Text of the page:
- Zurich Classic champion Bubba Watson taking a break from his duties as a father
- Masters winner says he hasn't even touched green jacket after Augusta victory
- Returning to New Orleans out of obligation to fans and charity
- The 33-year-old Christian insists he's just an "average joe"
If it was left up to Bubba Watson, he'd be at home changing diapers instead of defending his New Orleans title this week.
Ahead of Thursday's opening round at the Zurich Classic, reigning champ Bubba admitted he'd rather be caring for his adopted baby boy Caleb than on the green at TPC Louisiana.
In fact, the 33-year-old Masters champion is so unconcerned with his golfing triumphs, he hasn't even touched the coveted green jacket won in Augusta earlier this month. Well, only to post a picture of it on Twitter hanging next to Caleb's identical tiny outfit.
"Truthfully, I haven't thought about being a major champ," he told reporters.
Just over a month after adopting Caleb with wife Angie, the devout Christian insisted: "It's all about my son and being a better husband.
"I haven't seen the green jacket, the green jacket's been hanging in the closet since the Wednesday of all the media stuff so I haven't touched it since then. I held the baby jacket right up next to it for the Twitter photo but I haven't touched it, I haven't thought about winning."
But with money raised from the Fore!Kids Foundation throughout the tournament going towards helping rebuild a city still struggling in the aftermath of 2005's Hurricane Katrina, big-hearted Bubba admitted the Zurich Classic was simply too important an event to miss.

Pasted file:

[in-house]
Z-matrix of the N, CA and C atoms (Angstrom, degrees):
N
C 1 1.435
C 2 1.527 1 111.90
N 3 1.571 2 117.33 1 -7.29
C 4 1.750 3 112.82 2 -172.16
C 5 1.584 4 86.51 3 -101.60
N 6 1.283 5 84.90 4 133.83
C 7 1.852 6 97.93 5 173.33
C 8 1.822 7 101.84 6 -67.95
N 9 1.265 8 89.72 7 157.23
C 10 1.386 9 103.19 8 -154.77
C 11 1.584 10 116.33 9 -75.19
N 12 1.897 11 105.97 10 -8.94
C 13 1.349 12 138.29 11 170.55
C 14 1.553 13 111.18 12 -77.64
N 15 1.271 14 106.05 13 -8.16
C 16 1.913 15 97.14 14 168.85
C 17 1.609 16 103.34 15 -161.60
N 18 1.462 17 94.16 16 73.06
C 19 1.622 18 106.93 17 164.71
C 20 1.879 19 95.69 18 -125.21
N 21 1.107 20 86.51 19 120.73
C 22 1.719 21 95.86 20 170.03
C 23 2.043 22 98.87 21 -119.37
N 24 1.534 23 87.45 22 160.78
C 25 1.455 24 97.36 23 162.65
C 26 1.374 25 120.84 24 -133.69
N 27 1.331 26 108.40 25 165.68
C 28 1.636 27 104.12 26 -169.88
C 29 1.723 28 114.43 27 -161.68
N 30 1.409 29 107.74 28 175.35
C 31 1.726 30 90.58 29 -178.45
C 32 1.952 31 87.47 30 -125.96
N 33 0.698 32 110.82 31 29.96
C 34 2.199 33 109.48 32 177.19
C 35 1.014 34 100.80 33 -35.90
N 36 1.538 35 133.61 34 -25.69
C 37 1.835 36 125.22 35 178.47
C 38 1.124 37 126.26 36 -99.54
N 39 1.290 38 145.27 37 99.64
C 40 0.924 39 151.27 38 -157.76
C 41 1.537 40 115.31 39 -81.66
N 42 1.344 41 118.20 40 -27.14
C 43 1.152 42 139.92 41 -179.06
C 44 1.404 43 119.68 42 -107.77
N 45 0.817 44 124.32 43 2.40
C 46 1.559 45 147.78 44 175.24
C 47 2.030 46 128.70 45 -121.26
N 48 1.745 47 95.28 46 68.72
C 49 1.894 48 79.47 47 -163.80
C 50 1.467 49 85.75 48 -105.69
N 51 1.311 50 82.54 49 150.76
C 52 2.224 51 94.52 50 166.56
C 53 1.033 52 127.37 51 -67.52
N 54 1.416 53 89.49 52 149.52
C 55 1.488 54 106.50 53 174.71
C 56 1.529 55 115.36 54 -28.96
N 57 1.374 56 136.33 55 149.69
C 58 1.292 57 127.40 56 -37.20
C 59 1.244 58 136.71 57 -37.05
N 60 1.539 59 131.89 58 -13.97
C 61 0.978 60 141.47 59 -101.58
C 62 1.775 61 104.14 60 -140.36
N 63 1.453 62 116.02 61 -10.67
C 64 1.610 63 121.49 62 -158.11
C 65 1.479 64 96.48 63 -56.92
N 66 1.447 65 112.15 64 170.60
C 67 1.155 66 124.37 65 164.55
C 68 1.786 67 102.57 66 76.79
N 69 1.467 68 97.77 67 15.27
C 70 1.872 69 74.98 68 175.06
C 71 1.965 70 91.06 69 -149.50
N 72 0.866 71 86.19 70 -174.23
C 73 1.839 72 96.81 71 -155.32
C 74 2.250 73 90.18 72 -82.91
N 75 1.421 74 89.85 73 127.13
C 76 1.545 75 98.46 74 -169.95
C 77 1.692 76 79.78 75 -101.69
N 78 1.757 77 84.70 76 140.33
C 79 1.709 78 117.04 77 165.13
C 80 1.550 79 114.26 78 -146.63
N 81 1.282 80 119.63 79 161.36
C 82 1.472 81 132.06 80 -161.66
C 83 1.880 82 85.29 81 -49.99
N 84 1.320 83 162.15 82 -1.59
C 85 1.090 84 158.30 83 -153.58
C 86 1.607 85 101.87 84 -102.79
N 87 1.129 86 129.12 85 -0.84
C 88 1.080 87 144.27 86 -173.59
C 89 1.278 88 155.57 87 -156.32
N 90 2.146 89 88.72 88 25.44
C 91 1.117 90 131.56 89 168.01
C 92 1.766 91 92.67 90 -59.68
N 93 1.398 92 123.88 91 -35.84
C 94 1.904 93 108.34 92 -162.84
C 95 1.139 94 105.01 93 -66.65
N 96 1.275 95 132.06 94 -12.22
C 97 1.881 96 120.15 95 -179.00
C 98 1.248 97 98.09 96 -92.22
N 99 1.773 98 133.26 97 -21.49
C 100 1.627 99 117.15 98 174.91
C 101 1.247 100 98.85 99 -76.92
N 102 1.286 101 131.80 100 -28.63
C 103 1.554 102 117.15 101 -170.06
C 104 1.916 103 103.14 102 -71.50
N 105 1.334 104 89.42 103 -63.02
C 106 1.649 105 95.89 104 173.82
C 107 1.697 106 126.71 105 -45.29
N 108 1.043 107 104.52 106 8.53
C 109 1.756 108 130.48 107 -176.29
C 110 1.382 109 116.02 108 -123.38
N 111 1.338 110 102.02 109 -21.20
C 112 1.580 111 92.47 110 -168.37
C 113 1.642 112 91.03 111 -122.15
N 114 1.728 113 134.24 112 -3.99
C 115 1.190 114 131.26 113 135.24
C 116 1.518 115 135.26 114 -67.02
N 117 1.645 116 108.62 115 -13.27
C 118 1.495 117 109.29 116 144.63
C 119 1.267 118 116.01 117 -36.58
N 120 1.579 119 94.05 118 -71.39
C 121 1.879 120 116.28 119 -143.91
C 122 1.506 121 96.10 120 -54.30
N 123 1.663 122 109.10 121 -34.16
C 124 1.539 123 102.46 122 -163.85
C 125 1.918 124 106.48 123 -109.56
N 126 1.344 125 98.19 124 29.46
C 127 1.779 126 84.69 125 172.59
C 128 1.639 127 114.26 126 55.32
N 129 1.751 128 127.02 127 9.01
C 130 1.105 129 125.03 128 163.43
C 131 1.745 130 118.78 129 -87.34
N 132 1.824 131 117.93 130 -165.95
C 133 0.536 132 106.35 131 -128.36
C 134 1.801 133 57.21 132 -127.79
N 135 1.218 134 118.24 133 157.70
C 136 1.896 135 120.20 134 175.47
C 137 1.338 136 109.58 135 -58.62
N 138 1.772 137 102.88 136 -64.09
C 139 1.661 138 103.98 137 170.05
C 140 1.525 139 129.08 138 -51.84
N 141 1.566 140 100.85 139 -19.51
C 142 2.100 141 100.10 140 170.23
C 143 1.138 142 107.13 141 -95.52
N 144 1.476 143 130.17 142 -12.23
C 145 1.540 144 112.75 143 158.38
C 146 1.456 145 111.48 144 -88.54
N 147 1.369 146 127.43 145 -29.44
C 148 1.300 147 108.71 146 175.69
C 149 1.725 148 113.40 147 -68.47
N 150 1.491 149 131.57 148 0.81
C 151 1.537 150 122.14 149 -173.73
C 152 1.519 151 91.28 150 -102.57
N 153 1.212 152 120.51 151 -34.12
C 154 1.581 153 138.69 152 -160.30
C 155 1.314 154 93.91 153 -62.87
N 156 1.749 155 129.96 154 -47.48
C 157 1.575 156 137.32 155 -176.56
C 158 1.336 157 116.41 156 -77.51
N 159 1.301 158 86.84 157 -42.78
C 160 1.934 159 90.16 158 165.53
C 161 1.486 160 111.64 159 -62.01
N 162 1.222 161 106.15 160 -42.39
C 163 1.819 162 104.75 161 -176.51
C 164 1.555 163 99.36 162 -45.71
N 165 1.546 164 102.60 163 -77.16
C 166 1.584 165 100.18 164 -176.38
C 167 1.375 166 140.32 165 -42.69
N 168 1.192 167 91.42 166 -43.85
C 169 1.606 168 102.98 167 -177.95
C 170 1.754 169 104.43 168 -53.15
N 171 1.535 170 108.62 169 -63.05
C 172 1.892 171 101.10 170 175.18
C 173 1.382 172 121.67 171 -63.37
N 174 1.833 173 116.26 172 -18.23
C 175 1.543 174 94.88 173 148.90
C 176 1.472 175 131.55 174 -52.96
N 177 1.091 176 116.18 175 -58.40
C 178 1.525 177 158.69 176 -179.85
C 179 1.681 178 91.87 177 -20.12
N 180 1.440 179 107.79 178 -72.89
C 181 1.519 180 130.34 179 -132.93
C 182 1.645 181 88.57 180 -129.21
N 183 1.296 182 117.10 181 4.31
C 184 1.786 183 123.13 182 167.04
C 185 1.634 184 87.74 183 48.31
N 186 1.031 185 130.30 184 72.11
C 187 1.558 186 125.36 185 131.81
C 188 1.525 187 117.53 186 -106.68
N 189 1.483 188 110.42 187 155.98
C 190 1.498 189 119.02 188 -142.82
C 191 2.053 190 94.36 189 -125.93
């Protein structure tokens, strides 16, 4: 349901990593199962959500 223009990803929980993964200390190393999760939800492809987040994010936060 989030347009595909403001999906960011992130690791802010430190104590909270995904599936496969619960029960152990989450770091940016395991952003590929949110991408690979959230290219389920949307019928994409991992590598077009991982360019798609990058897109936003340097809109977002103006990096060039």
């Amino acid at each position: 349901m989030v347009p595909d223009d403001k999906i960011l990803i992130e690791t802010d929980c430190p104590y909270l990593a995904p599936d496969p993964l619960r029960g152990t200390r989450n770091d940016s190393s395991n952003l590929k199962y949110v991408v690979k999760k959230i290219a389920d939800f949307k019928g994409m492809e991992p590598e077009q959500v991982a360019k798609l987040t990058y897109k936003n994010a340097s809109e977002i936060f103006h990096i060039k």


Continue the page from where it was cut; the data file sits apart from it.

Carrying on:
Plus there's the fans who will be hoping to catch a glimpse of the reigning champ hitting the type of miraculous shot that won him the trophy in Augusta.
Bubba burst into tears after escaping out of woods on the 10th fairway in a playoff against South Africa's Louis Oosthuizen.
But despite bawling on his mother's shoulder in front of the media scrum, Watson insists he is unfazed by his wins. At New Orleans, there are more important things at stake.
"I thought about coming here because I owed it to the fans being the defending champion," he said.
"Winning a tournament, no matter if it's a major or not, it's a big deal, it's a major event for that city as it is about raising charity dollars -- especially round this place. They would love some charity dollars to build the city back up to where it used to be."
Fresh from the media whirlwind that has surrounded him since taking the Masters, Bubba played up to his "average Joe" appeal.
"I'm just Bubba from Bagdad, Florida," he said.
"Small town. Play golf because it's fun. Every day is different. Some days it's windy, some days it's not, some days the ground is firm, some days it's wet. You wake up, it's always a challenge. So you always challenge yourself, you always set goals for yourself," he said.
"I think that resonates -- that's a big word, there -- with everybody. It resonates with everybody because I'm from a small town, I played public golf courses growing up, and I think that everybody can see that.
"Everybody can see that my swing is homegrown. That means everybody has a chance to do it. Hard work, dedication, practice and the drive to do it and not worry about what other people say."